A needlework sampler, sometimes called a country sampler, is a small piece of fabric with needlepoint, cross-stitch or other embroidered designs on it. Originally, samplers were produced by needleworkers to show off crafting skills and to learn and retain advanced techniques. Modern samplers are often used to display a proverb or homily along with decorative images or accents, and they are frequently framed and hung for display.
Historically, sewing and needlework were considered highly valued skills for homemakers. A young girl would typically be taught basic embroidery by age 5 or 6, creating a "marking sampler" containing many different types of basic stitches. This served as a sort of reference guide, since a young woman could refer to her sampler if she forgot a particular technique. Later in life, a woman was expected to create and display more elaborate samplers in order to show off her skills to potential suitors. Samplers were also used by artisan guilds to train apprentices, and a sampler containing a guild's advanced techniques would be jealously guarded.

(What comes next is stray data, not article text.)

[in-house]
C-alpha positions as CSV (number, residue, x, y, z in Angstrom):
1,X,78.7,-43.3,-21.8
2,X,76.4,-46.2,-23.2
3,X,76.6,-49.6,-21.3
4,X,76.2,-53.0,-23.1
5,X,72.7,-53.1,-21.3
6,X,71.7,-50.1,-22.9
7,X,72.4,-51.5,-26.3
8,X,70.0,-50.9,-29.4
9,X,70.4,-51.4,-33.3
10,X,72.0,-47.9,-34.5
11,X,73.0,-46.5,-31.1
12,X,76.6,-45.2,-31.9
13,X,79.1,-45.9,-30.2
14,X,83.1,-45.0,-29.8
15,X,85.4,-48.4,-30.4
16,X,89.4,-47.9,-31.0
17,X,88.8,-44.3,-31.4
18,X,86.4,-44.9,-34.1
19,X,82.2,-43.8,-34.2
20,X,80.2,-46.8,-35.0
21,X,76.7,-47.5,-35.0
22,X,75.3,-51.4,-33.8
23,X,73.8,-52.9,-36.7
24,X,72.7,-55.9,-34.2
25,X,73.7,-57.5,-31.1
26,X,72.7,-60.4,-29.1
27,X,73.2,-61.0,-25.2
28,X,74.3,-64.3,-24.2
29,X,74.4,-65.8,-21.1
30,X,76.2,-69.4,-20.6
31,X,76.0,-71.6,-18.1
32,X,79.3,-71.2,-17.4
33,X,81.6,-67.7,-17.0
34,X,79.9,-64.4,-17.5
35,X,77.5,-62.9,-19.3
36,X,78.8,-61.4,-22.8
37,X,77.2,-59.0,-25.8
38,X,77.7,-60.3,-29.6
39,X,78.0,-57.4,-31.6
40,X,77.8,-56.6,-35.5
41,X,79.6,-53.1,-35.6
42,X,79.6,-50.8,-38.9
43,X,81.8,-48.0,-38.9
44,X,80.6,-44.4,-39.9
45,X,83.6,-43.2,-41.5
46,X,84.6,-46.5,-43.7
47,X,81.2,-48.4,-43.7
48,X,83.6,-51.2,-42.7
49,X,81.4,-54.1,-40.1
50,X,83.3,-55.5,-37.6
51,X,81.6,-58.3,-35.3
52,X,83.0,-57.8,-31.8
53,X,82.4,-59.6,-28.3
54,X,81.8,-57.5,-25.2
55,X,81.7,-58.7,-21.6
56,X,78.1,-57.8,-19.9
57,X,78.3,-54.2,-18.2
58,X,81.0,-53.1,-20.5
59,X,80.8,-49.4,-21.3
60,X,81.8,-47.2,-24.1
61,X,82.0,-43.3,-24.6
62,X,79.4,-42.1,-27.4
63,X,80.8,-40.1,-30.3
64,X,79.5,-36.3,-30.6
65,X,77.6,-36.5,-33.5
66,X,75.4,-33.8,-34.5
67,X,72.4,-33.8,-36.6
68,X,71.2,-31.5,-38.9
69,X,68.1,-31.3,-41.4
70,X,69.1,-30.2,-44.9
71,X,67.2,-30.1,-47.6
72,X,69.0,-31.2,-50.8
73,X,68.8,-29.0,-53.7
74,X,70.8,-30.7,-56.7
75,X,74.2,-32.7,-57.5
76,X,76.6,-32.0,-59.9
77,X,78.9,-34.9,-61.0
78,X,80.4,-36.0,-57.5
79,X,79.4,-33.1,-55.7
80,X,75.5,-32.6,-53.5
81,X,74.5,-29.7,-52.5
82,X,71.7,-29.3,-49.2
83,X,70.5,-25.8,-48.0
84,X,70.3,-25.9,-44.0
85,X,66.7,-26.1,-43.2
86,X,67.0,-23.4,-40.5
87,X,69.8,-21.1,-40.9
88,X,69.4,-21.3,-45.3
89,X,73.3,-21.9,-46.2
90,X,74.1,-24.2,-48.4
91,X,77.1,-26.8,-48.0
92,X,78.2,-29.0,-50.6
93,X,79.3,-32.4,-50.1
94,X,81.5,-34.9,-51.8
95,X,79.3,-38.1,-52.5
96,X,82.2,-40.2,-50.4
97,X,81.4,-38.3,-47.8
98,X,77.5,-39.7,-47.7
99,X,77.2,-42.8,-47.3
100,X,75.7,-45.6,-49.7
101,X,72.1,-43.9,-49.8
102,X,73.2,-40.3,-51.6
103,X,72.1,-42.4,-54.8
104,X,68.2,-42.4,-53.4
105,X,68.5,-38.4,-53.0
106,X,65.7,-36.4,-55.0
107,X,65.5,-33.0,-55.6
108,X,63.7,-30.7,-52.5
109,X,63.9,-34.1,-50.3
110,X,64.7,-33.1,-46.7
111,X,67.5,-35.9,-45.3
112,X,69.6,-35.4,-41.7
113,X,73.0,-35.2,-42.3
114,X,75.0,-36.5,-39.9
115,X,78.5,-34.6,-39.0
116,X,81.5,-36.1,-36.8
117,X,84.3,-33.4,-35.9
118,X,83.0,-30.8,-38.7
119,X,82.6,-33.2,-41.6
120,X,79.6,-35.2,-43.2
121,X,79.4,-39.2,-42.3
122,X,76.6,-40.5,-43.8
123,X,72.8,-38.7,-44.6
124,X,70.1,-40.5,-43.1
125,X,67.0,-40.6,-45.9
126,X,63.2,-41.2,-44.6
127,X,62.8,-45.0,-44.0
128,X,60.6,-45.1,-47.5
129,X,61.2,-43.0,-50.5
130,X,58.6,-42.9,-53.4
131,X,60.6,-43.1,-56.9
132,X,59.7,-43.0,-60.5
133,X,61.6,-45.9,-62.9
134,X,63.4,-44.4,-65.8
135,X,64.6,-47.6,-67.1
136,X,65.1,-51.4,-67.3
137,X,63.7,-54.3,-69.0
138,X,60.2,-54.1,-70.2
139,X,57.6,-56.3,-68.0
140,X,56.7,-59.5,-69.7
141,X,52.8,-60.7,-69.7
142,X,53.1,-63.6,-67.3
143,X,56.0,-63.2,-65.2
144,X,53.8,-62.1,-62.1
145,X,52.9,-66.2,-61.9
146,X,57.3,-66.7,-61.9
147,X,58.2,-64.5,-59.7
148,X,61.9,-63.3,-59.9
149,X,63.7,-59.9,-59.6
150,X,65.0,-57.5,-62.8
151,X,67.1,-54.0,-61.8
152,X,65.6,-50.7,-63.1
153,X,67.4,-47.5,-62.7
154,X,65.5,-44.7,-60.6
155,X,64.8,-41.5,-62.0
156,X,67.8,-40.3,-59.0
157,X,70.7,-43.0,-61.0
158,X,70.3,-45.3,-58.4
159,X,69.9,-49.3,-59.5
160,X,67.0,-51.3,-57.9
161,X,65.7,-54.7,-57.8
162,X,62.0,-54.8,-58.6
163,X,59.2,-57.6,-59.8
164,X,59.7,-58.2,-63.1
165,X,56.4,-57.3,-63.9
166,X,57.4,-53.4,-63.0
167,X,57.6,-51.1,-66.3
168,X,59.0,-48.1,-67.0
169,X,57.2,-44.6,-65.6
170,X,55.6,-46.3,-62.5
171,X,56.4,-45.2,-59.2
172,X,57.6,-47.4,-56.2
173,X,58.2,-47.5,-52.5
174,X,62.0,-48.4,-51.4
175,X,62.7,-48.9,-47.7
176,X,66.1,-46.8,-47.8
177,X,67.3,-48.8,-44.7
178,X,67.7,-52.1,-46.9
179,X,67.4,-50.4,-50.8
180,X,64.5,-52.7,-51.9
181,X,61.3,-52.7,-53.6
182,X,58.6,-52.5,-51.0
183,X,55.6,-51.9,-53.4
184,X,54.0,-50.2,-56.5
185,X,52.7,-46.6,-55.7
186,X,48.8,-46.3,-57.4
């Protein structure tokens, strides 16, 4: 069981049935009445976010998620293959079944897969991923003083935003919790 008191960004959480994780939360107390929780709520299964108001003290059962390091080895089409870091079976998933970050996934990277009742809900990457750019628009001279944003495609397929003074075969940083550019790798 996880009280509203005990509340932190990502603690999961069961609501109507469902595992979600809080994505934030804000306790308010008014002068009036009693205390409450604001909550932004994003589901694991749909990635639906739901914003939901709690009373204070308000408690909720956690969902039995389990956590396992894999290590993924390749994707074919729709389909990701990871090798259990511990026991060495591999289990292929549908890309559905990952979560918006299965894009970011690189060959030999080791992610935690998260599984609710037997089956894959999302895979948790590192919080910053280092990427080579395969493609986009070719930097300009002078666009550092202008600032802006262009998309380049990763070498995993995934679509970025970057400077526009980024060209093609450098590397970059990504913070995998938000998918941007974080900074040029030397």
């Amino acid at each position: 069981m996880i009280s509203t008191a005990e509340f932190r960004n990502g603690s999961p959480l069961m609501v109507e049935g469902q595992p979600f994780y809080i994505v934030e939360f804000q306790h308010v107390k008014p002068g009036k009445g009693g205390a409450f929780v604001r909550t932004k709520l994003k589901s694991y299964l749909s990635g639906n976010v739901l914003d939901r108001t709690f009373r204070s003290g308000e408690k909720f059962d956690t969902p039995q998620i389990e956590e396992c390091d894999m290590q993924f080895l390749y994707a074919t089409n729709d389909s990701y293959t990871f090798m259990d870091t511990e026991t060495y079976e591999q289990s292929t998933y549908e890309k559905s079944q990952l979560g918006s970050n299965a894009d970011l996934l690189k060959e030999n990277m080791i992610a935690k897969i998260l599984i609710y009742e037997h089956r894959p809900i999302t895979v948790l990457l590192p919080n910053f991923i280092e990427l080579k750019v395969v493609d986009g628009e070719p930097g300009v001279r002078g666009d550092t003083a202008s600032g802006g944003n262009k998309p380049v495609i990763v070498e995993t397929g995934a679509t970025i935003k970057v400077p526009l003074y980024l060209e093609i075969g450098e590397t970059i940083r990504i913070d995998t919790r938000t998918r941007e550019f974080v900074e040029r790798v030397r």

With the rise of mass-produced clothing and textiles, samplers have become hobby and craft exercises. Aspiring needleworkers can learn the craft through preprinted sampler kits of varying skill levels, and some crafters take pride in reproducing historical samplers, sometimes down to copying misplaced stitches, to show off their talents.